Lean meats and seafood have just 45 calories per ounce. Fish has significantly less saturated fat than other meats, though. The American Heart Association recommends you eat fish at least twice weekly, especially fish containing omega-3 fatty acids like salmon, trout and herring.

Skinless chicken is also a great way to lower your fat and caloric consumption while keeping protein levels up, so chicken wings are perfectly okay to eat on football Sundays as long as they’re eaten in moderation and prepared without a bunch of hydrogenated oils or butter.

I’m not advocating you stop eating red meat. I could never do it myself, but you should find the leanest cut of beef, pork or lamb available and prepare it without adding oils, butter or salt. In fact, 75 percent of the sodium you consume is already in processed foods or from restaurants. You shouldn’t be adding salt to anything. Most foods come with more than enough salt as it is.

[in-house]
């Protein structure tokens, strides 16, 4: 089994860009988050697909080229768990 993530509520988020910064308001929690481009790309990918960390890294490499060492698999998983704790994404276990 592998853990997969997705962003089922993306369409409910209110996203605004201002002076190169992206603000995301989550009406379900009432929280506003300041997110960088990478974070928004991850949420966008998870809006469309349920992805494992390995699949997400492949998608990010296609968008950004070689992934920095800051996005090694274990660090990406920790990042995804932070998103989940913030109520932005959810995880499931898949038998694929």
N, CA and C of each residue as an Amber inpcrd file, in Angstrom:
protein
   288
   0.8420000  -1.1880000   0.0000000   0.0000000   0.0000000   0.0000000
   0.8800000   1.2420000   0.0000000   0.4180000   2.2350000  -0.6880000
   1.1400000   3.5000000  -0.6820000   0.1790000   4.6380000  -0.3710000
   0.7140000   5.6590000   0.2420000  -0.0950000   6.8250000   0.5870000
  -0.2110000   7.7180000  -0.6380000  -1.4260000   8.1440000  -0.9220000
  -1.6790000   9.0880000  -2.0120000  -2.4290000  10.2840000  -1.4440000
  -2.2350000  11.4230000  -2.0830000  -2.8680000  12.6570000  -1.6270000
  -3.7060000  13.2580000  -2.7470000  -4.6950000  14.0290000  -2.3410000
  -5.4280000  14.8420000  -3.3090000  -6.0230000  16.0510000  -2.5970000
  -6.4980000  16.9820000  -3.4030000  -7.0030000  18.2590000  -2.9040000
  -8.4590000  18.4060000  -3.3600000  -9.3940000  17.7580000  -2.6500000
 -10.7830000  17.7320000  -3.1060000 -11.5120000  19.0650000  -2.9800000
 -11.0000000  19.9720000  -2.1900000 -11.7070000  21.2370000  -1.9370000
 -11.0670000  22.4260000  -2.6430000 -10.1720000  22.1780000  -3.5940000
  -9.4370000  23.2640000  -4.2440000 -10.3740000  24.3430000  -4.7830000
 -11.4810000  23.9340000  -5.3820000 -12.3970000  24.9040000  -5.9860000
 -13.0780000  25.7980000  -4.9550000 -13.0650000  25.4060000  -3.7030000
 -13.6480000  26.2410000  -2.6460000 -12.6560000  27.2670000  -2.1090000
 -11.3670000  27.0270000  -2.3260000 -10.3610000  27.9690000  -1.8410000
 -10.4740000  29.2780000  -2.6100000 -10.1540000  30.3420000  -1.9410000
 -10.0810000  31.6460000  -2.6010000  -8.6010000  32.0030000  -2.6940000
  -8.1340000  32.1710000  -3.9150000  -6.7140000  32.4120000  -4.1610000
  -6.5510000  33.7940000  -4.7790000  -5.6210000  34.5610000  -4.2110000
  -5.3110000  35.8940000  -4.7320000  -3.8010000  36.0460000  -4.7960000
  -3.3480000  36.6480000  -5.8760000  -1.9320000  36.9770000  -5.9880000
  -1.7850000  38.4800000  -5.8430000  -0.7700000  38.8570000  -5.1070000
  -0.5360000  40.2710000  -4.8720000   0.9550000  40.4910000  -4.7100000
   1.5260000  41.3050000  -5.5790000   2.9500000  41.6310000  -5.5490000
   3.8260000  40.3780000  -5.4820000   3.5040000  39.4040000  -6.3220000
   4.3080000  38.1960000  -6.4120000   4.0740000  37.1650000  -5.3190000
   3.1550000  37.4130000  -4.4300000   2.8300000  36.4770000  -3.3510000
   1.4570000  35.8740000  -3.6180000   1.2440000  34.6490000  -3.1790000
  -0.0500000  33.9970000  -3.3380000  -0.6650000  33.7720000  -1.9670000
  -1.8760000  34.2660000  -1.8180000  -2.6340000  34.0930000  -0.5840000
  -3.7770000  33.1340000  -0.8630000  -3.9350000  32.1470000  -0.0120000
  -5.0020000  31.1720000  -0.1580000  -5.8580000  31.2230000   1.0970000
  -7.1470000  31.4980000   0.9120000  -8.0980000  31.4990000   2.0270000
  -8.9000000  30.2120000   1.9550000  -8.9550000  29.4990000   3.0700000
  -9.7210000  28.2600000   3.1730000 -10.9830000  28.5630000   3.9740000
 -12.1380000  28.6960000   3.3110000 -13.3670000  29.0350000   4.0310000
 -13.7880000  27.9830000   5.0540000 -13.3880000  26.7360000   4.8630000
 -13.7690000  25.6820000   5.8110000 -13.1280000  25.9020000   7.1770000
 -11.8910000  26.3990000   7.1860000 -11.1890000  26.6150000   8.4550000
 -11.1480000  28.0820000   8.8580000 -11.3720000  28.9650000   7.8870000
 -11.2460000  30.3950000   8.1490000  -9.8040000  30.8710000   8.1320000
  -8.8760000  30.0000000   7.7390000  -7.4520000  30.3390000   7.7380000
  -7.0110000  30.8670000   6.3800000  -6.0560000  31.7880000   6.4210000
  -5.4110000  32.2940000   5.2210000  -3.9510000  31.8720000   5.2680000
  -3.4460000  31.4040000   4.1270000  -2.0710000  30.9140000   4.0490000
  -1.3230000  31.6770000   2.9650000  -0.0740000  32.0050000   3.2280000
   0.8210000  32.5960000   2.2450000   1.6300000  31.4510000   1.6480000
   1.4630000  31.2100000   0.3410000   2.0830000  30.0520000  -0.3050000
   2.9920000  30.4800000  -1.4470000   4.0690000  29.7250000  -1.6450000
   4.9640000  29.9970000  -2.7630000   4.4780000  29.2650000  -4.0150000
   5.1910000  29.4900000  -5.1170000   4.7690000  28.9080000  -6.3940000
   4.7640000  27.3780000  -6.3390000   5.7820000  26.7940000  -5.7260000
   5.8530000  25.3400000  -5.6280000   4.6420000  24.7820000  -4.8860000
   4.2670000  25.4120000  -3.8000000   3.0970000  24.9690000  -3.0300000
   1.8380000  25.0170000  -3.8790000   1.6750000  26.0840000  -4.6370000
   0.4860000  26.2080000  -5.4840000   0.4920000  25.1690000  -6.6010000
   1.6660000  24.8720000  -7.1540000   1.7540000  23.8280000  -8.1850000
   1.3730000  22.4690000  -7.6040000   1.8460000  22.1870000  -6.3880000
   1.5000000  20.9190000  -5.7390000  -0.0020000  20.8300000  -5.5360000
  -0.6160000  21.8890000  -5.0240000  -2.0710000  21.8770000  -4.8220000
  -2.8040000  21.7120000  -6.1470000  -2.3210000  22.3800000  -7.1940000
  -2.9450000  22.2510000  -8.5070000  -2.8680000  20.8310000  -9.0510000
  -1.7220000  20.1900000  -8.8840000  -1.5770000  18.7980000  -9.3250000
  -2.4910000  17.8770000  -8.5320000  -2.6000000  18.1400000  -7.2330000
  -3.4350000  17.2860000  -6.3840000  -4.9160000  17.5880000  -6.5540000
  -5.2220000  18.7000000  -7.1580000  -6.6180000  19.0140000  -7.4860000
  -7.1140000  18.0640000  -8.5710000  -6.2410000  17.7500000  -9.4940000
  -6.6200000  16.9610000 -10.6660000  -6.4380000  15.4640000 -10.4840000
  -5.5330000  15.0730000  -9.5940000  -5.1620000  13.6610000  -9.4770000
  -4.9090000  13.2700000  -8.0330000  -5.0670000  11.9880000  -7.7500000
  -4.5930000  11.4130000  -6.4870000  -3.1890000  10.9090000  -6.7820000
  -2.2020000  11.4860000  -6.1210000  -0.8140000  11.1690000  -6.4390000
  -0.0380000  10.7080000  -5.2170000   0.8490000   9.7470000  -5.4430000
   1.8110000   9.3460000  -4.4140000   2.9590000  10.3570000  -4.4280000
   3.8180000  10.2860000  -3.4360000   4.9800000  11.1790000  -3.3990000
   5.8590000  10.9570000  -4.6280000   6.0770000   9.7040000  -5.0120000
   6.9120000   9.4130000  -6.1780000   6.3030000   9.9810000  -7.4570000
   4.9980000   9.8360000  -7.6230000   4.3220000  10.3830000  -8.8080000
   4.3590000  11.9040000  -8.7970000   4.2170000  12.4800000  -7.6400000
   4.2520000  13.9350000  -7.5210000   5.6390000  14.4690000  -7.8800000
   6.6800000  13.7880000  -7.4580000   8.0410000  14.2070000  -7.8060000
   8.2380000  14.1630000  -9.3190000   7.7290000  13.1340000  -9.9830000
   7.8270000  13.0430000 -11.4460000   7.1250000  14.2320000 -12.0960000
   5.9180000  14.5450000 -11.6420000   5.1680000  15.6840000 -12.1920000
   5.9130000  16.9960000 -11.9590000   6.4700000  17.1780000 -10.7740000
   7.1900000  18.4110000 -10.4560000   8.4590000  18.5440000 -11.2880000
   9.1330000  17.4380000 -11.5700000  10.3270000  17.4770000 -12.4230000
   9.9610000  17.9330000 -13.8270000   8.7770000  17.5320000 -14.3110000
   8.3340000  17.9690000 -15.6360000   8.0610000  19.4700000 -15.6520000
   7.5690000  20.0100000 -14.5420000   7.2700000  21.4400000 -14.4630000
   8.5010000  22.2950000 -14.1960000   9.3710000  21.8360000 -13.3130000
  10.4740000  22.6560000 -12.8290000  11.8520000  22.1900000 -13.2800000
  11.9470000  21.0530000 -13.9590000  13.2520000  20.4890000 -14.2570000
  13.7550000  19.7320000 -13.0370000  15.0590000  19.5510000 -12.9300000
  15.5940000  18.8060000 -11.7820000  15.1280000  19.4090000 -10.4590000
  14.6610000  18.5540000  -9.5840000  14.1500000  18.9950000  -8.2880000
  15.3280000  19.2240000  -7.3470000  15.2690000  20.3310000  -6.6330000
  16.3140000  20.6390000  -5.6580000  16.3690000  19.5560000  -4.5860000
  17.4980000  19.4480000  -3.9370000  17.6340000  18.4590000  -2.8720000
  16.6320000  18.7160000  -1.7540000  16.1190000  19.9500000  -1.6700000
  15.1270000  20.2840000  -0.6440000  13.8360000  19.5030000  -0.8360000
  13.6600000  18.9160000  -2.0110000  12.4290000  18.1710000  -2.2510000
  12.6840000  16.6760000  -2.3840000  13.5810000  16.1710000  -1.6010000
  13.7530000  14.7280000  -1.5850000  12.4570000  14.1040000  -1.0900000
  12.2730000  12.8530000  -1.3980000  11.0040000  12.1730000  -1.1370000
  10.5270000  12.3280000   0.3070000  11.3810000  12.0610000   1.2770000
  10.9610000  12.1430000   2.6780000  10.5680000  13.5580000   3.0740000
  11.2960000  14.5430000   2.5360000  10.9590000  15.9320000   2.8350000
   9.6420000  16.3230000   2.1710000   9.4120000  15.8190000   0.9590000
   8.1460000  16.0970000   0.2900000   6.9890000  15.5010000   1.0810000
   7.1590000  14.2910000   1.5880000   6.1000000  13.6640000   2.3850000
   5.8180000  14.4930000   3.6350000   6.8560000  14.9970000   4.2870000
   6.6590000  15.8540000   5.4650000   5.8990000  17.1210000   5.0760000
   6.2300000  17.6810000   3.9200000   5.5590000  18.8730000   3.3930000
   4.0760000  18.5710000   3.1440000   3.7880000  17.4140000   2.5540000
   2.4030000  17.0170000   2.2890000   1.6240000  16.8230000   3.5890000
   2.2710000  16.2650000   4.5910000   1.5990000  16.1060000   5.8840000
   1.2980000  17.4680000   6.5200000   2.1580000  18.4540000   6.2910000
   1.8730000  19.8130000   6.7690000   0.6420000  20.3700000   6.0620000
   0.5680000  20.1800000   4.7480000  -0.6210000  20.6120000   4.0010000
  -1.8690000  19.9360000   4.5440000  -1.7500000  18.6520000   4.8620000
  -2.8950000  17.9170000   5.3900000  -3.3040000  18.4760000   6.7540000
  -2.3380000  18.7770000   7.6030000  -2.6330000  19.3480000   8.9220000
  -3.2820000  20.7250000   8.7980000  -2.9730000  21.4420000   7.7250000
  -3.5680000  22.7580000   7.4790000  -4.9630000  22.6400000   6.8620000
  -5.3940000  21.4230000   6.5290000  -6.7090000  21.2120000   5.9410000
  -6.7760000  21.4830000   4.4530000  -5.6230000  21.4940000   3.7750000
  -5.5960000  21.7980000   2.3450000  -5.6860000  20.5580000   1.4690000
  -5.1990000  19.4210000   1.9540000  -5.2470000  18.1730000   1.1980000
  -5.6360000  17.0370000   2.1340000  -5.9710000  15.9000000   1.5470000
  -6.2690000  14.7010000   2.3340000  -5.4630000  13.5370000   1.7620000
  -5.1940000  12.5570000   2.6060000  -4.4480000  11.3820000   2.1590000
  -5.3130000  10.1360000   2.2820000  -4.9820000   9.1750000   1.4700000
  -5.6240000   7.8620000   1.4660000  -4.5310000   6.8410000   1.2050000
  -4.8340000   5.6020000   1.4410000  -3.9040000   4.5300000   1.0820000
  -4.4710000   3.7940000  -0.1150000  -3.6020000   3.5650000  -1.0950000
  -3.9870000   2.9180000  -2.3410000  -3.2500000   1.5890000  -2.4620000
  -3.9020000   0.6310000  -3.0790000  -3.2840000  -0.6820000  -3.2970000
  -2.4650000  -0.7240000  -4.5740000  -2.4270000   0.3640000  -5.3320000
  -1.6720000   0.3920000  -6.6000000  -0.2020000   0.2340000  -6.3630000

1. Eat More Salad

Eating salad might not sound enjoyable, but I assure you, a good salad can be a great way to enjoy losing weight. You can’t tell me poached salmon and watercress salad with dill-yogurt dressing doesn’t sound delicious, or that shrimp with feta, radish, watercress and mint salad wouldn’t be delightful. Grilled panzanella with arugula, burrata, summer squash and olives makes me want to eat bread again, and I might make Moroccan lamb salad with carrots and mint when I get off work.

So there’s 10 ways to enjoy losing weight, and hopefully, you enjoy it so much the weight stays off. I’ll be checking in to update you on my pursuit of six-pack abs in the future.

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If you like this, you might like these Genesis Communications Network talk shows: America’s Healthcare Advocate, The Bright Side, The Dr. Daliah Show, Dr. Asa On Call, Dr. Coldwell Opinion Radio, Good Day Health, Health Hunters, Herb Talk, Free Talk Live